US crude prices closed in a bear market on Thursday, extending a rout driven by easing concerns of tight global supplies.

Oil prices have tumbled over the past month, with US prices retreating for nine consecutive sessions, amid signs of weaker demand and rising US inventories. The market faced fresh pressure this week after Washington allowed eight countries to continue buying Iranian crude, softening the blow of renewed sanctions.

West Texas Intermediate crude dipped 1.7 per cent to $60.67 a barrel Thursday and fell as low as $60.56 a barrel during the session. The sell-off marked a steep decline compared to a four-year high of around $76 seen in early October. A bear market is defined as a 20 per cent drop from a recent high.

Brent crude was down 1.9 per cent at $70.69 a barrel. The international benchmark is down 18.1 per cent from its four-year high in October.

This is the sixth nine-session losing streak WTI has recorded since 1983, according to Financial Times analysis of Bloomberg data. WTI most recently fell for nine consecutive sessions in July 2014. It has never closed lower for 10 or more days.

Warren Patterson, commodities strategist at ING, said oil prices appeared oversold and he expected an upward correction in the near term, but in 2019 “downward pressure will re-emerge once again.”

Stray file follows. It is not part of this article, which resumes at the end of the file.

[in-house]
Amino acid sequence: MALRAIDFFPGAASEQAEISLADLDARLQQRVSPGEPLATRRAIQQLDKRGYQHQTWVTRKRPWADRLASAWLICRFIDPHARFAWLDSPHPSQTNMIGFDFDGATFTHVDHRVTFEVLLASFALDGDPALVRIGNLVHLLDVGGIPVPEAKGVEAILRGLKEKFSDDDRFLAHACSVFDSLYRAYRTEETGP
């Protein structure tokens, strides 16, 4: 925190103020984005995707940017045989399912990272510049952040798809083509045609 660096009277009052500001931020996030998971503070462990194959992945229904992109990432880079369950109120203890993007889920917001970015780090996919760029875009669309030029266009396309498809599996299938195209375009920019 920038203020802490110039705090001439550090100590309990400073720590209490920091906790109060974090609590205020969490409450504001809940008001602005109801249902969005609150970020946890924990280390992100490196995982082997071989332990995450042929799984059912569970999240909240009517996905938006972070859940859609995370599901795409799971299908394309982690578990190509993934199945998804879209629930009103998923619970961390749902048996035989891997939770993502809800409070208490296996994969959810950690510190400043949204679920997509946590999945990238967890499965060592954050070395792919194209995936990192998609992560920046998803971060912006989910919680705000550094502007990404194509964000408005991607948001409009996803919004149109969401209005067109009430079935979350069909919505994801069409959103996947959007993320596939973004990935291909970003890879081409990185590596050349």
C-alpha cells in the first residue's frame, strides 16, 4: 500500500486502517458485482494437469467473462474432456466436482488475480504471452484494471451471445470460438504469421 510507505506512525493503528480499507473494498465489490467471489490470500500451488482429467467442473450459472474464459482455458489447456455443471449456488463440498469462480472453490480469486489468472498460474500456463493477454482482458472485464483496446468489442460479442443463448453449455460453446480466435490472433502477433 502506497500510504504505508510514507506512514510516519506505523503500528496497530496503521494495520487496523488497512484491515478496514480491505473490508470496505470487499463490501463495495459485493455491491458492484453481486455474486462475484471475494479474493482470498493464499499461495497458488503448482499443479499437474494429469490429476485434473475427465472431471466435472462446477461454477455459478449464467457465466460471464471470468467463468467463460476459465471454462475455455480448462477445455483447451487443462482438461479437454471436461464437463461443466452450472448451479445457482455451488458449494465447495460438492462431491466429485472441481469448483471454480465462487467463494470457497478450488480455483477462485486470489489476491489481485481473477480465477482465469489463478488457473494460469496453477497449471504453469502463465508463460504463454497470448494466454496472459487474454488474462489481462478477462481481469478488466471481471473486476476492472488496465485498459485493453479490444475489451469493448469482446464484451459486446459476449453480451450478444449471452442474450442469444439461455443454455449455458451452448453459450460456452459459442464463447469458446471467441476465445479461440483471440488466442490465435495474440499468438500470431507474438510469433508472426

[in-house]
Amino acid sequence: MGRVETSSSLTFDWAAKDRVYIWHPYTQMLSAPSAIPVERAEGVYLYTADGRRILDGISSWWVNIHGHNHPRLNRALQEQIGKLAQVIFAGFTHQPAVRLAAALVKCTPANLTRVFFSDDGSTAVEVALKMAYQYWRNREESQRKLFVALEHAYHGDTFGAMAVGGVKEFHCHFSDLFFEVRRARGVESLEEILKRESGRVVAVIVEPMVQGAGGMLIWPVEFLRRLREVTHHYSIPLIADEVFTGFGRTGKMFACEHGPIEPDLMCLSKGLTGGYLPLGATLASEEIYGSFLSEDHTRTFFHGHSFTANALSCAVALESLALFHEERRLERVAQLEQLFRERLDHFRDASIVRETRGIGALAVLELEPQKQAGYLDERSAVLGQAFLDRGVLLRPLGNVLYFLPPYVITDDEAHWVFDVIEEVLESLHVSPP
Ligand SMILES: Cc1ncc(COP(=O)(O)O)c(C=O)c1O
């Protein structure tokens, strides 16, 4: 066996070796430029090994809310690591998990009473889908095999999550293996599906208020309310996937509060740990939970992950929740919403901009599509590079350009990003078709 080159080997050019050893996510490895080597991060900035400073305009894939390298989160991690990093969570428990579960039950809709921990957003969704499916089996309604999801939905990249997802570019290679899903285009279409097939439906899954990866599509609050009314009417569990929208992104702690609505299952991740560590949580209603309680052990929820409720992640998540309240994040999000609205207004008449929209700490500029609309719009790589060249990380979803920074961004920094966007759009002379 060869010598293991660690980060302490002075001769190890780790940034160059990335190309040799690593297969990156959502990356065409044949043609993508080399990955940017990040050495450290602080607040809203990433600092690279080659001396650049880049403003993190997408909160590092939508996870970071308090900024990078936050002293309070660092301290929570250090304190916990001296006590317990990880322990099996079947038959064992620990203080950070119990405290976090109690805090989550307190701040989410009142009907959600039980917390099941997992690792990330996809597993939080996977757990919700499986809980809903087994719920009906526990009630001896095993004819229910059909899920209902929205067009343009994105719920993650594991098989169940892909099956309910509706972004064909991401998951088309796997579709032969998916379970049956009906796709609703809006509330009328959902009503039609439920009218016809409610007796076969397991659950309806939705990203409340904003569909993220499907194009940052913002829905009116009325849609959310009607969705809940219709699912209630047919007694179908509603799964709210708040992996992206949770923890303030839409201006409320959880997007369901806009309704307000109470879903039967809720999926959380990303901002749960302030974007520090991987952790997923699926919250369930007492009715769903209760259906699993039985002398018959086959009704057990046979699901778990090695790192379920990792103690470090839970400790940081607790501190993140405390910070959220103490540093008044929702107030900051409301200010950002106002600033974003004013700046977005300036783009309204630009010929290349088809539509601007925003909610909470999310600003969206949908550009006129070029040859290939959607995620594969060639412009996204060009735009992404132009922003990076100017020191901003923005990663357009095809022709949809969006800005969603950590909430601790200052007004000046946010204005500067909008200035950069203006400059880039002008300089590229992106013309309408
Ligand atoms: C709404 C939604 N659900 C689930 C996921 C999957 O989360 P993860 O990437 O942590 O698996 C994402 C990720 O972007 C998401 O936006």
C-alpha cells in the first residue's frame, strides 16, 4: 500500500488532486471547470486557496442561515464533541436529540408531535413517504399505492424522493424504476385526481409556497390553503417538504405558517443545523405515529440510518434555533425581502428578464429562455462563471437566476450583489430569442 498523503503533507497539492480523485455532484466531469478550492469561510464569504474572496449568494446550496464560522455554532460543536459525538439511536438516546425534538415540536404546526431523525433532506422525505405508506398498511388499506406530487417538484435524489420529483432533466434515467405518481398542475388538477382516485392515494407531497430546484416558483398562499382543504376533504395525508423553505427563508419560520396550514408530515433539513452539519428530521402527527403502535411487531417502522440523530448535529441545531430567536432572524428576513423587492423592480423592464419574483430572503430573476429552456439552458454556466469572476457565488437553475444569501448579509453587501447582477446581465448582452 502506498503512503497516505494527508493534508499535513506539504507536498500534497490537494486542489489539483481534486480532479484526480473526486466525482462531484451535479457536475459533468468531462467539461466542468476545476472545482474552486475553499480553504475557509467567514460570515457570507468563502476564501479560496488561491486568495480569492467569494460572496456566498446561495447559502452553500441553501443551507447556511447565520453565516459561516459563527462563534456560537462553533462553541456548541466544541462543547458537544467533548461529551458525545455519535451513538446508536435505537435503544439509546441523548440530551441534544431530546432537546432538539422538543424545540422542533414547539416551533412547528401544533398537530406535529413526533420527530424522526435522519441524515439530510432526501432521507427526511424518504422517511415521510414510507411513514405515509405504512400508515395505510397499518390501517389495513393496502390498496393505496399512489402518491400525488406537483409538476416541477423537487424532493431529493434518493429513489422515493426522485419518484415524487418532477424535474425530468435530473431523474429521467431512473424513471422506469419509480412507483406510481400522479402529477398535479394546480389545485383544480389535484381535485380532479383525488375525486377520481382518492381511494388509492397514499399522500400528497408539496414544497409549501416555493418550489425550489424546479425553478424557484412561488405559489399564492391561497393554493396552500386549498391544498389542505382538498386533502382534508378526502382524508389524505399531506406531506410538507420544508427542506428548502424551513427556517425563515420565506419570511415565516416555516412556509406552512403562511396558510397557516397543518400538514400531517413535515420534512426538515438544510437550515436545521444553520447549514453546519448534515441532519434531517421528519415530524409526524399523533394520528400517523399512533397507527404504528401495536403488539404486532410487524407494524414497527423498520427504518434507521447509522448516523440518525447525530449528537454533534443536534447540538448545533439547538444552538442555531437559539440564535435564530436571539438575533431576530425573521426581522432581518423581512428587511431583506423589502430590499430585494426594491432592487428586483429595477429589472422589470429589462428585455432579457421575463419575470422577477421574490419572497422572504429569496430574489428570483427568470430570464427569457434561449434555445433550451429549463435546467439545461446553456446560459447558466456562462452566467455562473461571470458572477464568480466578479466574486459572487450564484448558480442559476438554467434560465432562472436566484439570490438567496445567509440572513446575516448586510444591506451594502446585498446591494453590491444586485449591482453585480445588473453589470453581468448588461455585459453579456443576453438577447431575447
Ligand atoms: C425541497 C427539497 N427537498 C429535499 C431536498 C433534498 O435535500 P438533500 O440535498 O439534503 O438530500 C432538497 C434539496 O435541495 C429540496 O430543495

The US renewed sanctions on Iran’s energy, banking and shipping industries this week, a move tied to President Donald Trump’s decision to withdraw the US from a nuclear pact. But news that eight nations received temporary waivers forced traders to re-evaluate expectations that the sanctions would throw a wrench into global supplies.

The US Energy Information Administration’s weekly inventory report on Wednesday revealed that domestic crude stockpiles expanded for a seventh consecutive week to 432m barrels, the most since June. The EIA also released a preliminary reading that US production reached 11.6m barrels per day last week, a record high.

America’s oil production is expected to average 10.9m barrels per day in 2018, more than the 10.7m barrels per day the EIA previously forecast. The agency also raised its estimate for 2019 production to 12.1m barrels per day from 11.8m.

Russia and Saudi Arabia, which alongside the US account for the world’s three largest producers, have also ramped up output this year.

As for demand, the Paris-based International Energy Agency cut its global forecast for this year and 2019 in October, citing threats to economic growth.

An Opec committee is set to meet on Sunday in Abu Dhabi, where officials are expected to discuss the market outlook and possibly consider reining in production to lift prices.

“Price weakness has raised the prospect of Opec+ reversing their recent policy of producing as much as they can, to one where they show more restraint,” Mr Patterson wrote. “If any cuts are to be introduced, we believe that they will be much more limited in scope.”

Get alerts on Oil when a new story is published

Copyright The Financial Times Limited 2019. All rights reserved.
Reuse this content (opens in new window)

Comments have not been enabled for this article.

Follow the topics in this article